Here’s how to boost gender equality and climate action together
A delegate walks at Dubai's Expo City during the United Nations Climate Change Conference (COP28) in Dubai, United Arab Emirates, December 11, 2023. REUTERS/Thomas Mukoya
COP28 can help advance a just transition for women by improving data, unlocking finance and creating equal work opportunities
Razan Al Mubarak is a U.N. Climate Change High-Level Champion for COP28.
The more women and girls are included in efforts to tackle climate change and advance sustainable development, the faster we move towards a healthier, safer and more equitable society for all.
Women, as the main users and producers of household energy, are more likely to be energy-efficient and adopt environmentally friendly behaviours, the OECD has found.
As primary stewards of their land and traditions in many communities, they tend to have a stronger understanding of how their natural resources are affected by climate change, and how they can adapt, according to UN Women.
And when women make up at least a third of a company’s board, that business tends to have stronger climate governance and innovation, according to BloombergNEF and the Sasakawa Peace Foundation.
Yet, despite the significant value of their knowledge and expertise, women are still widely sidelined and excluded from decision-making. There is a lack of data to understand gender differences, a lack of climate finance available to women, and a lack of decent work for women. As a result, women and girls suffer some of the worst consequences of climate change.
When food is scarce, mothers and daughters often eat last. When families are poor, daughters are married off earlier. When extreme heat and storms hit, illnesses such as malaria, dengue fever and Zika virus spread faster and increase the chances of miscarriage, stillbirth, premature birth, anaemia and birth defects. When clean energy is inaccessible, women and girls spend hours collecting wood for cooking, and suffer more health problems from smoke inhalation.
The more climate change intensifies, the wider this gender gap grows.
Just transition for women
The United Nations COP28 climate conference in Dubai this month helped to elevate the voices of women in international climate action and sustainable development work more than ever before, with nearly 70 countries signing a pledge to drive a gender-responsive just transition. Events over the conference’s two weeks focused on advancing three fundamental steps: improving data, unlocking finance, and creating decent work opportunities.
In my role as U.N. Climate Change High-Level Champion for COP28, I will continue to work with businesses, investors, cities, regions and civil society to prioritise these three steps in their climate action strategies and policies – and encourage governments to do more too.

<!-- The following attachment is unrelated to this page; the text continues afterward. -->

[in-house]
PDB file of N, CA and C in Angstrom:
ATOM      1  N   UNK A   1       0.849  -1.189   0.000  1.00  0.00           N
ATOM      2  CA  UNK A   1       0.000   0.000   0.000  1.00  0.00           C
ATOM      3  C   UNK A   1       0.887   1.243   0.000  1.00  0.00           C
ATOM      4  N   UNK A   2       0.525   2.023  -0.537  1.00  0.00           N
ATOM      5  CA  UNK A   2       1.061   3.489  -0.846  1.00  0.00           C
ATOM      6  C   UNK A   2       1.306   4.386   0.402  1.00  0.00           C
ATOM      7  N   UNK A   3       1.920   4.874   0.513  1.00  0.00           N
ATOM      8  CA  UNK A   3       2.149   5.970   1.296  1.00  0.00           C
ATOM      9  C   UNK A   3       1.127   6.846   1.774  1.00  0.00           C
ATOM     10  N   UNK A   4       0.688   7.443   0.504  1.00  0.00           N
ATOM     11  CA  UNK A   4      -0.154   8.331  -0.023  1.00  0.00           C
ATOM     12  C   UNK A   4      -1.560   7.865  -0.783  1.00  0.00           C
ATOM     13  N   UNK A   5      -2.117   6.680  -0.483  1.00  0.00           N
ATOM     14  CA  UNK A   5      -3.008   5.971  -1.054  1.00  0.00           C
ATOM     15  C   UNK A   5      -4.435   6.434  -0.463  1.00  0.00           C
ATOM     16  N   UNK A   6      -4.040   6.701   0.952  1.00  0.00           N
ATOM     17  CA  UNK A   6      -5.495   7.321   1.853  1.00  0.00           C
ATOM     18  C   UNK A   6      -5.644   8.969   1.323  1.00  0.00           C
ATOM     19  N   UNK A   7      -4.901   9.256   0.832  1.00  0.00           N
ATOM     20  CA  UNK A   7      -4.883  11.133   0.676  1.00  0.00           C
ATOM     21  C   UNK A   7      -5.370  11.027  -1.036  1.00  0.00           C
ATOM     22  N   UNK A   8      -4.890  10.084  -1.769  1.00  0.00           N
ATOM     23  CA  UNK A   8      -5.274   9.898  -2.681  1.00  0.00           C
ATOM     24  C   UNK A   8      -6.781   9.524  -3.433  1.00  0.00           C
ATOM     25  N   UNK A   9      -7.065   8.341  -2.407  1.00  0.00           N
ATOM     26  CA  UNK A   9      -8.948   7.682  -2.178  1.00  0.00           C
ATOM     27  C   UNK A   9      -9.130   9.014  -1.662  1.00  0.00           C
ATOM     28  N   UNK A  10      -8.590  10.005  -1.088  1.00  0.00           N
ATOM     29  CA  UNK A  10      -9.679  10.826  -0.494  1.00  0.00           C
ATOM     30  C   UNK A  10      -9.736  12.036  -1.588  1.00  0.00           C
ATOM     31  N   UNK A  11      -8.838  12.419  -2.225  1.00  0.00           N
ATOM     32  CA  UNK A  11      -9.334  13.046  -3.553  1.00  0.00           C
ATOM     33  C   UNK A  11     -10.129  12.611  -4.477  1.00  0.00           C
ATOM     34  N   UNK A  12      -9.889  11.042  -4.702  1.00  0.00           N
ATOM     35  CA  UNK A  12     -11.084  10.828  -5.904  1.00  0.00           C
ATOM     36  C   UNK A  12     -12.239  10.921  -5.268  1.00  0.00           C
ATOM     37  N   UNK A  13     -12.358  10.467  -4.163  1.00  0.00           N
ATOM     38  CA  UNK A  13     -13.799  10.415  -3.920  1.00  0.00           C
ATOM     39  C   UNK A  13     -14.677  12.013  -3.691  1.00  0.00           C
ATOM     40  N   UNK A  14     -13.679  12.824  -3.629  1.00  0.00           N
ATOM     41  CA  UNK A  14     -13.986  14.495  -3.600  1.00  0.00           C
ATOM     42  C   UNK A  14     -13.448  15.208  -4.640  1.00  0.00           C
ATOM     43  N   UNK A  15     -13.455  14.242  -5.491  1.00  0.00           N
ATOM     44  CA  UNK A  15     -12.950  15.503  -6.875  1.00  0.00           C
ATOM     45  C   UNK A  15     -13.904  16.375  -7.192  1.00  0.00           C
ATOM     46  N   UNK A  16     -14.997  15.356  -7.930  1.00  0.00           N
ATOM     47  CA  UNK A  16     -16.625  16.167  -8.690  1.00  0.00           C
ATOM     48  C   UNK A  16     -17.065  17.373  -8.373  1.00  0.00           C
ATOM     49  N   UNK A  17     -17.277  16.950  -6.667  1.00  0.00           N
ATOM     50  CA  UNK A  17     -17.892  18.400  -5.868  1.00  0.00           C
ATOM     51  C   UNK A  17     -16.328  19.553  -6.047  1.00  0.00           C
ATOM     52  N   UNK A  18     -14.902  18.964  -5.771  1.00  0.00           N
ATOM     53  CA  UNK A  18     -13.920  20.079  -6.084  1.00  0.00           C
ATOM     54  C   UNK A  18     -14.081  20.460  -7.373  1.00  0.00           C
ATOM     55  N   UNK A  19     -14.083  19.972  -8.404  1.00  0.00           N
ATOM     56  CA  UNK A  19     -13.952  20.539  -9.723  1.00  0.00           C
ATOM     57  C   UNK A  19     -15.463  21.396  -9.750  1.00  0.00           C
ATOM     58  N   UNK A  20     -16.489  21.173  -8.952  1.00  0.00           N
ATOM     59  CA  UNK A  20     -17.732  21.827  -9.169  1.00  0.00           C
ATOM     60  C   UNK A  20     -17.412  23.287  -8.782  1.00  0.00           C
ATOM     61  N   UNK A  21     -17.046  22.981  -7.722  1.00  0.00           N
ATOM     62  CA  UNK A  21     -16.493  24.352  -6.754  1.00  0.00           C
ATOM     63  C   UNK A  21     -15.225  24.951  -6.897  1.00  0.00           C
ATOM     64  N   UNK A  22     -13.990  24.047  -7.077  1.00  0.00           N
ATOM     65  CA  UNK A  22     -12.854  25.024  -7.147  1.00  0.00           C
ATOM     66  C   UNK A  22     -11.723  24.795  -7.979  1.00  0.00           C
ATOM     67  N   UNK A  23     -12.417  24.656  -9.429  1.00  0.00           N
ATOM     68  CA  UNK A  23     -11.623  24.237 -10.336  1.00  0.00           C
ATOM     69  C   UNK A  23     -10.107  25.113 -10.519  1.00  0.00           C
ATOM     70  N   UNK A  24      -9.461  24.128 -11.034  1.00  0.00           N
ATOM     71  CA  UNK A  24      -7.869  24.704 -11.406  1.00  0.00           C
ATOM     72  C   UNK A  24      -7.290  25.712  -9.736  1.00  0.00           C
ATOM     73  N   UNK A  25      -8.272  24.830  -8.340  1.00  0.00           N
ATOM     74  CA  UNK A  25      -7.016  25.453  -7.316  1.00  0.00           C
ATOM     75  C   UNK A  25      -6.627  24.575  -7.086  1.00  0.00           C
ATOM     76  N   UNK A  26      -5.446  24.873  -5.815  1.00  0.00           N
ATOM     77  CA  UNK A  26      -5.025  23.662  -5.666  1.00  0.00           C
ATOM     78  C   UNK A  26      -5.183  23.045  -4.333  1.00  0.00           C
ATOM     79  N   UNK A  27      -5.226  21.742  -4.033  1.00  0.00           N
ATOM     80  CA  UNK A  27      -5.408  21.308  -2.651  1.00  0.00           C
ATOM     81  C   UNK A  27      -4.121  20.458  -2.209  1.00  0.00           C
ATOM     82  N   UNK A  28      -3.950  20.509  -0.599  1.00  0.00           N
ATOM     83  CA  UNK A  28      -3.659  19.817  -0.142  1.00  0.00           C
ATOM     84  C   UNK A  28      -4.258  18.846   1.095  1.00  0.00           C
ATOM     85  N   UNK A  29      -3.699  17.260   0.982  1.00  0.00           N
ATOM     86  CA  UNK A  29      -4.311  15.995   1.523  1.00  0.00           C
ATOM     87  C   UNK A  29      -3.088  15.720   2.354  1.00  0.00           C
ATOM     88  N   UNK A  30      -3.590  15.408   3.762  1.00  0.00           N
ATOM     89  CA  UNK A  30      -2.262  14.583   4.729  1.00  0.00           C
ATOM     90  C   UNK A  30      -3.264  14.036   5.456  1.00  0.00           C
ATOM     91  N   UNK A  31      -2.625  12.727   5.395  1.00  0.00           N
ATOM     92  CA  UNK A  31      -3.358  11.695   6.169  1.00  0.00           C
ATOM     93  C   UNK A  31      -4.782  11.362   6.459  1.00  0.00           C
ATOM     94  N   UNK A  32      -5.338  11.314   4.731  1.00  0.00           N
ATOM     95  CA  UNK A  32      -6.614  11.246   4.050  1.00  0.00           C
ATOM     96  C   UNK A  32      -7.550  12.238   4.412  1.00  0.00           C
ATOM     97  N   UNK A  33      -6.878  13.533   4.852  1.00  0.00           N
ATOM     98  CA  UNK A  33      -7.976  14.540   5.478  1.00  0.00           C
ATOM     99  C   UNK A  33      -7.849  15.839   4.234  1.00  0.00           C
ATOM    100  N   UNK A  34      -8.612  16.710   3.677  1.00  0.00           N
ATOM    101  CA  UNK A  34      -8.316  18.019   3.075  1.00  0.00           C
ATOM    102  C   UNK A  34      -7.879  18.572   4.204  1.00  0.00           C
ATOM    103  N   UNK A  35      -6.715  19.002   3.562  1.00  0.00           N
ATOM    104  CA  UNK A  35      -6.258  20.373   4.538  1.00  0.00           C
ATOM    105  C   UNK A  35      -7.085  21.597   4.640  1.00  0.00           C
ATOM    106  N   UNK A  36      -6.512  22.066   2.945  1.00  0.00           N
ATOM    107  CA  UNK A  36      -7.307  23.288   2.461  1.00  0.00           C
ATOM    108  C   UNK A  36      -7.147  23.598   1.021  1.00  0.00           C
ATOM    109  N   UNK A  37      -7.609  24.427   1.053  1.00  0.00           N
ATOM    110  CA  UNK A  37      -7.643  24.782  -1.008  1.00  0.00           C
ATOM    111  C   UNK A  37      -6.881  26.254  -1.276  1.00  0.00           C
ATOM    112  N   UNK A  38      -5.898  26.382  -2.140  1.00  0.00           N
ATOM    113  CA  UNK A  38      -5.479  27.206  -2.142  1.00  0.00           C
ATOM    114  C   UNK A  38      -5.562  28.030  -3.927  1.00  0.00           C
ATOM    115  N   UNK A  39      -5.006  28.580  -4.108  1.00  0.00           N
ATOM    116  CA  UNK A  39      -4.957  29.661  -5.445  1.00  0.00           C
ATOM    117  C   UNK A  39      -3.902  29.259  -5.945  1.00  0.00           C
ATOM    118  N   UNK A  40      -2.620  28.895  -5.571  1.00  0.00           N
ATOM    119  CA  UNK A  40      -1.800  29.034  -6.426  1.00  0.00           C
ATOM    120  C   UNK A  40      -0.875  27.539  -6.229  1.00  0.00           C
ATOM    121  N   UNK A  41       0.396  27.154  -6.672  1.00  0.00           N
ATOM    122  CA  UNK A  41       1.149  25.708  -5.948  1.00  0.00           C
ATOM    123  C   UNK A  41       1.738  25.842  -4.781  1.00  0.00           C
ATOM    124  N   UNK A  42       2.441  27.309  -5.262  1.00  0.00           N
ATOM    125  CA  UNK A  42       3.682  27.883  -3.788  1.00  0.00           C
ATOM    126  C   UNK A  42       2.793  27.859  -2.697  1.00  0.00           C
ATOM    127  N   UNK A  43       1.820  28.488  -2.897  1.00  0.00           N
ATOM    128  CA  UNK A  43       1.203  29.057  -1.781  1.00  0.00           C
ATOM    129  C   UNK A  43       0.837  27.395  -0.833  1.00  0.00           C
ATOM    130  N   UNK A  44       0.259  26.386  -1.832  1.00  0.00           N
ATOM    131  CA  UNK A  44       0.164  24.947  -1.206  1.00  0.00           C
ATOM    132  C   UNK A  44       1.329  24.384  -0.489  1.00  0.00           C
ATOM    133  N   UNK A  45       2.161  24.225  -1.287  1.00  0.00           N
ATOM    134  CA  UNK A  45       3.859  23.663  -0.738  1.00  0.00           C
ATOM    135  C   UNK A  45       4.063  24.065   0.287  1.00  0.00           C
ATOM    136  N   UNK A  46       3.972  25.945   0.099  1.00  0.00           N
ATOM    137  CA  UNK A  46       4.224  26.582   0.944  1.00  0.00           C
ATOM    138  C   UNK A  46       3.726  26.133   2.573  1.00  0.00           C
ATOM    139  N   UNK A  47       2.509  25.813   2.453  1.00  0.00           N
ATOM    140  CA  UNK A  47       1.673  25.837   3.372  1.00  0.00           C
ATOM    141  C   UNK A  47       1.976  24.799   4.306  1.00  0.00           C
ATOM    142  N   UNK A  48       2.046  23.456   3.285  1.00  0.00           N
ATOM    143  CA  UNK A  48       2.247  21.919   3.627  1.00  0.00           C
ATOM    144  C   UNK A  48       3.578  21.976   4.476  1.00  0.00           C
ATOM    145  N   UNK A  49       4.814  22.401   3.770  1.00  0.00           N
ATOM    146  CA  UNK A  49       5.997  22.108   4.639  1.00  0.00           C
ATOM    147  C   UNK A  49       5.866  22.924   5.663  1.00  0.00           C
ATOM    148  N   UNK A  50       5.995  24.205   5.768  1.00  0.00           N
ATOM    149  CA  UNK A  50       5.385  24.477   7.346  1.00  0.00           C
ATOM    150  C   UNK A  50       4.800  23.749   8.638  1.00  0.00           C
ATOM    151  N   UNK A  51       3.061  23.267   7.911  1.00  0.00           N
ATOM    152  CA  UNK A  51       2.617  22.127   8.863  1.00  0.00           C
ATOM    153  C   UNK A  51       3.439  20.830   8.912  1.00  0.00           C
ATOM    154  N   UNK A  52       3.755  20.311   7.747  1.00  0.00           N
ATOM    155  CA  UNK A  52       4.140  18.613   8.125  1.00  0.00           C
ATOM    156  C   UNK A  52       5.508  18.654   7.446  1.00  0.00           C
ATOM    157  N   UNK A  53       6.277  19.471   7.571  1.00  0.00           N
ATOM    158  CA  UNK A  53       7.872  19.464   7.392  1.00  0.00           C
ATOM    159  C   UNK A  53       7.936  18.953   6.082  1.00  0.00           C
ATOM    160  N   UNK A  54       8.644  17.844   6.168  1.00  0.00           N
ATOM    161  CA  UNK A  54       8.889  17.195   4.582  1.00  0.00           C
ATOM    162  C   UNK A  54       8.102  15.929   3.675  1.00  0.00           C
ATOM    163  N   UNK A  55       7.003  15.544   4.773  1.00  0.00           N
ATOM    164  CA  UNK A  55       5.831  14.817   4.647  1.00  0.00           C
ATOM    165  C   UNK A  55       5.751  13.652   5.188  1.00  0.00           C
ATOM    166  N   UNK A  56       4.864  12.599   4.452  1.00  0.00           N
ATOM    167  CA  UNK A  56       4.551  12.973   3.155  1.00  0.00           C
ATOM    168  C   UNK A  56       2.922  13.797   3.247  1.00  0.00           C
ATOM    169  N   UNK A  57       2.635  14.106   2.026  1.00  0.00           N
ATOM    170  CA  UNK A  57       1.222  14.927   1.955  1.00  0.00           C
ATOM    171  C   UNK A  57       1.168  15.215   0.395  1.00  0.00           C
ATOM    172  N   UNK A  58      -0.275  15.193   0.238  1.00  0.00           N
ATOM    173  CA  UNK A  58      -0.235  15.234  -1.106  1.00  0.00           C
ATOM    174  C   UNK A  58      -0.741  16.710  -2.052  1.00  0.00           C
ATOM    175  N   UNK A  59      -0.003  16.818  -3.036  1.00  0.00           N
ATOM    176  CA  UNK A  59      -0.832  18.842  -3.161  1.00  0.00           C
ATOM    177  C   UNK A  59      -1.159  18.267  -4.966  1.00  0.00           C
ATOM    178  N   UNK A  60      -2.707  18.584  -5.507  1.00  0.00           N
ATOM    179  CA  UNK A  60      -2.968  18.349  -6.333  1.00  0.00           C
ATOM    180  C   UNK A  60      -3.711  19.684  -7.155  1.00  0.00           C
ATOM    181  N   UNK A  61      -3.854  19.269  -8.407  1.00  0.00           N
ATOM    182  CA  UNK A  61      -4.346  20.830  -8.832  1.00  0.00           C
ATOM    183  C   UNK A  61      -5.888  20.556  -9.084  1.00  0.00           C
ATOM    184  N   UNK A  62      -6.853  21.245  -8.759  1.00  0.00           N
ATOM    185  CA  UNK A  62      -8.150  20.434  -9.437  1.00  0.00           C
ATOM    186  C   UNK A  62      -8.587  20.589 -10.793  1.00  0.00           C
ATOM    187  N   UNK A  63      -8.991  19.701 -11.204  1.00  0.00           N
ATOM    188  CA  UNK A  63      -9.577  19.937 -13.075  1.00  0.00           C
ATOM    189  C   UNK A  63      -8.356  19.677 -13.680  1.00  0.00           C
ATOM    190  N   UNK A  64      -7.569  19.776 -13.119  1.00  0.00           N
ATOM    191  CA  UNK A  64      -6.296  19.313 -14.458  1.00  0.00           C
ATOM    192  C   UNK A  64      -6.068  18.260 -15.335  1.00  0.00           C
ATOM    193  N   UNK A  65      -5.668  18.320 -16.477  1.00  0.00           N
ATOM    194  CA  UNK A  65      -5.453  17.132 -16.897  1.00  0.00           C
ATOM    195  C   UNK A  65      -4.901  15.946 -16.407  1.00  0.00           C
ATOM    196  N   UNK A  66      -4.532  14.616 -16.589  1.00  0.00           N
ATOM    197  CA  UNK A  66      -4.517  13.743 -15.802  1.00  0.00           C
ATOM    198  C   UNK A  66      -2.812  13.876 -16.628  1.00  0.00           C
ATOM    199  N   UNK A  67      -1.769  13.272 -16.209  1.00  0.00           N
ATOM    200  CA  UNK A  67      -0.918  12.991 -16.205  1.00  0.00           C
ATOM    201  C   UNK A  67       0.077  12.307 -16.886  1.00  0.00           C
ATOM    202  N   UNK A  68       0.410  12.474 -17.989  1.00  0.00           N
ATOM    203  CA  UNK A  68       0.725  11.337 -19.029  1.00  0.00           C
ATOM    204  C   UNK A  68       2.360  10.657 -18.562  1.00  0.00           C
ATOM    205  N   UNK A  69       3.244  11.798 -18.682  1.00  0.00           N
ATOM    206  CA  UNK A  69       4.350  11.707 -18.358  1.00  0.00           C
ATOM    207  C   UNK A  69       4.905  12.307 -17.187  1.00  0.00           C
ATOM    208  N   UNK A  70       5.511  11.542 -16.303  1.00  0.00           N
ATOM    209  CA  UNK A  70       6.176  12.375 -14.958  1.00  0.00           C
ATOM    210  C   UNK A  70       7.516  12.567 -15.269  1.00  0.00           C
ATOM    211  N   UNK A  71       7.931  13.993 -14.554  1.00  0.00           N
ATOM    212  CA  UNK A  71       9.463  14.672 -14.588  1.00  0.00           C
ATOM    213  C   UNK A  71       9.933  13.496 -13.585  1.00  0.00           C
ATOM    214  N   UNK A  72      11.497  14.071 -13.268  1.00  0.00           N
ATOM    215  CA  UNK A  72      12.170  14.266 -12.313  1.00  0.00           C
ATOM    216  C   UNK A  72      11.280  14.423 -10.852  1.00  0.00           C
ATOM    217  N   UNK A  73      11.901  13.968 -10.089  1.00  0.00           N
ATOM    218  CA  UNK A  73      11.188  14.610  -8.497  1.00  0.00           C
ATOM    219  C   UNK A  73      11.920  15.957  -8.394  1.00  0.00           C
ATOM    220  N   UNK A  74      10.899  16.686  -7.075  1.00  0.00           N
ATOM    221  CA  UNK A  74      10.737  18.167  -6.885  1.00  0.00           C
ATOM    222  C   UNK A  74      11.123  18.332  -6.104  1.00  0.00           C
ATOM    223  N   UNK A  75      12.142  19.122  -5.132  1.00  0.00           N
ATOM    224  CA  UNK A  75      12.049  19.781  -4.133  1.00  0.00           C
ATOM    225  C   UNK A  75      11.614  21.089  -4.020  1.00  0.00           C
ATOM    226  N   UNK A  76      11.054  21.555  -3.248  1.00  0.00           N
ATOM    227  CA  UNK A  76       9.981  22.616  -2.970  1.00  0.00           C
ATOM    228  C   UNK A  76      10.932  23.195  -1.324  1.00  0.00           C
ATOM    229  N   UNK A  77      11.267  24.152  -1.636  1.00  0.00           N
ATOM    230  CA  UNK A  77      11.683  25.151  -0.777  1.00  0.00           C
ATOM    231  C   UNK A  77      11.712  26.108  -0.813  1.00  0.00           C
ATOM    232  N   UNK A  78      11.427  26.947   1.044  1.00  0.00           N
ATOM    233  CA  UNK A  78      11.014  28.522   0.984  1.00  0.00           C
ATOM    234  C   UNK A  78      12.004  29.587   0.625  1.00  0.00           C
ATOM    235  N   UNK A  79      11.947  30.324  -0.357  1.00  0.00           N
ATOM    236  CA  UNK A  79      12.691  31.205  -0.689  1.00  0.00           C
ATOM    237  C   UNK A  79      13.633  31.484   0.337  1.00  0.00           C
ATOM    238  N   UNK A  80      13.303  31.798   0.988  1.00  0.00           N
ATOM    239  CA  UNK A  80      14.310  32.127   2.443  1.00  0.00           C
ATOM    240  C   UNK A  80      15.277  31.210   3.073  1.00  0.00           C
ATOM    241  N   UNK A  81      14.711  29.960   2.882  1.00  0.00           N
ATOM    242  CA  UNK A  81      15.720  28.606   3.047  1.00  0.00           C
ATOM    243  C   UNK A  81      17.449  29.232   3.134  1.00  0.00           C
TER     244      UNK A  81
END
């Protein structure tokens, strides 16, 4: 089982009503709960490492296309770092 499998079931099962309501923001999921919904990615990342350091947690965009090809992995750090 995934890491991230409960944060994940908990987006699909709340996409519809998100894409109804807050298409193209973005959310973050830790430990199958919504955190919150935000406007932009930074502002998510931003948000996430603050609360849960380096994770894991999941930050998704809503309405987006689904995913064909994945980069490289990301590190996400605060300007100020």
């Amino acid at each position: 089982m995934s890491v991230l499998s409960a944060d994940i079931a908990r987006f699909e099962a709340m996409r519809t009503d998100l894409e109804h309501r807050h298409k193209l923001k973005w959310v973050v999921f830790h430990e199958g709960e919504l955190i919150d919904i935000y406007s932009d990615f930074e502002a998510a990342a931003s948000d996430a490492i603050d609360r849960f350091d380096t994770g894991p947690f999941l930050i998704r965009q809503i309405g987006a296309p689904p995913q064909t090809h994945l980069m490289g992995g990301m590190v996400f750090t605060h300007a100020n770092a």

Improved data will strengthen our understanding of how climate change affects women and how to tackle those impacts - and help track progress.
The lack of gender-disaggregated data is an economy-wide problem. Women deal daily with products such as mobile phones, medicines, and car seat belts that were designed for men’s bodies, and they live in a global economy that has failed to value the time they spend caring for families and maintaining households, according to Invisible Women.
Finance is needed to put solutions into action. Only 0.01% of global funding supports projects that address both climate change and women’s rights, according to the UN Development Programme.
Missing data is one reason for this – and, if provided, would demonstrate that gender-responsive finance is smart and sustainable finance. For example, achieving universal access to energy with renewables would save women an average of one hour per day collecting firewood, and free up the equivalent of a workforce of 80 million people, according to UN Women.
New initiatives are already mobilizing climate finance for women. Among those, the UN Climate Finance Innovation Fund for Women is helping 10,000 women-led businesses in Asia-Pacific build adaptation and resilience by identifying investable solutions and providing grants as first-loss capital.
Data, finance and jobs
Work opportunities, finally, will elevate the perspectives of women across the public and private sectors. Women do more of the lowest-paid and informal work, and in developing countries rely more heavily on agriculture and the garment industry. Women also account for more unpaid household work. In sub-Saharan Africa, for instance, they spend about 40 billion hours a year collecting water – up to nine hours per week in Malawi, compared to one hour for men, according to UN Women.
The fairer our low-carbon transition is, the more we can generate green jobs and improve gender equality across the workforce, according to the International Labour Organization. A circular economy that prioritizes reuse, recycling, remanufacturing and repairs, for example, could create 12 million new jobs for women and men by 2030.
COP28 is advancing work across these three steps – data, finance and work – with governments launching a partnership for gender-responsive just transitions and climate action. This calls for equal opportunities in emerging job markets, more effective finance flows and better-quality gender-disaggregated data across sectors.
But the work must continue beyond these two weeks in Dubai – with all national and local governments, businesses, investors, cities, regions and civil society finally acknowledging the transformative benefits that gender equality will bring to climate action and sustainable development, and placing it at the heart of their own work.
Any views expressed in this opinion piece are those of the author and not of Context or the Thomson Reuters Foundation.
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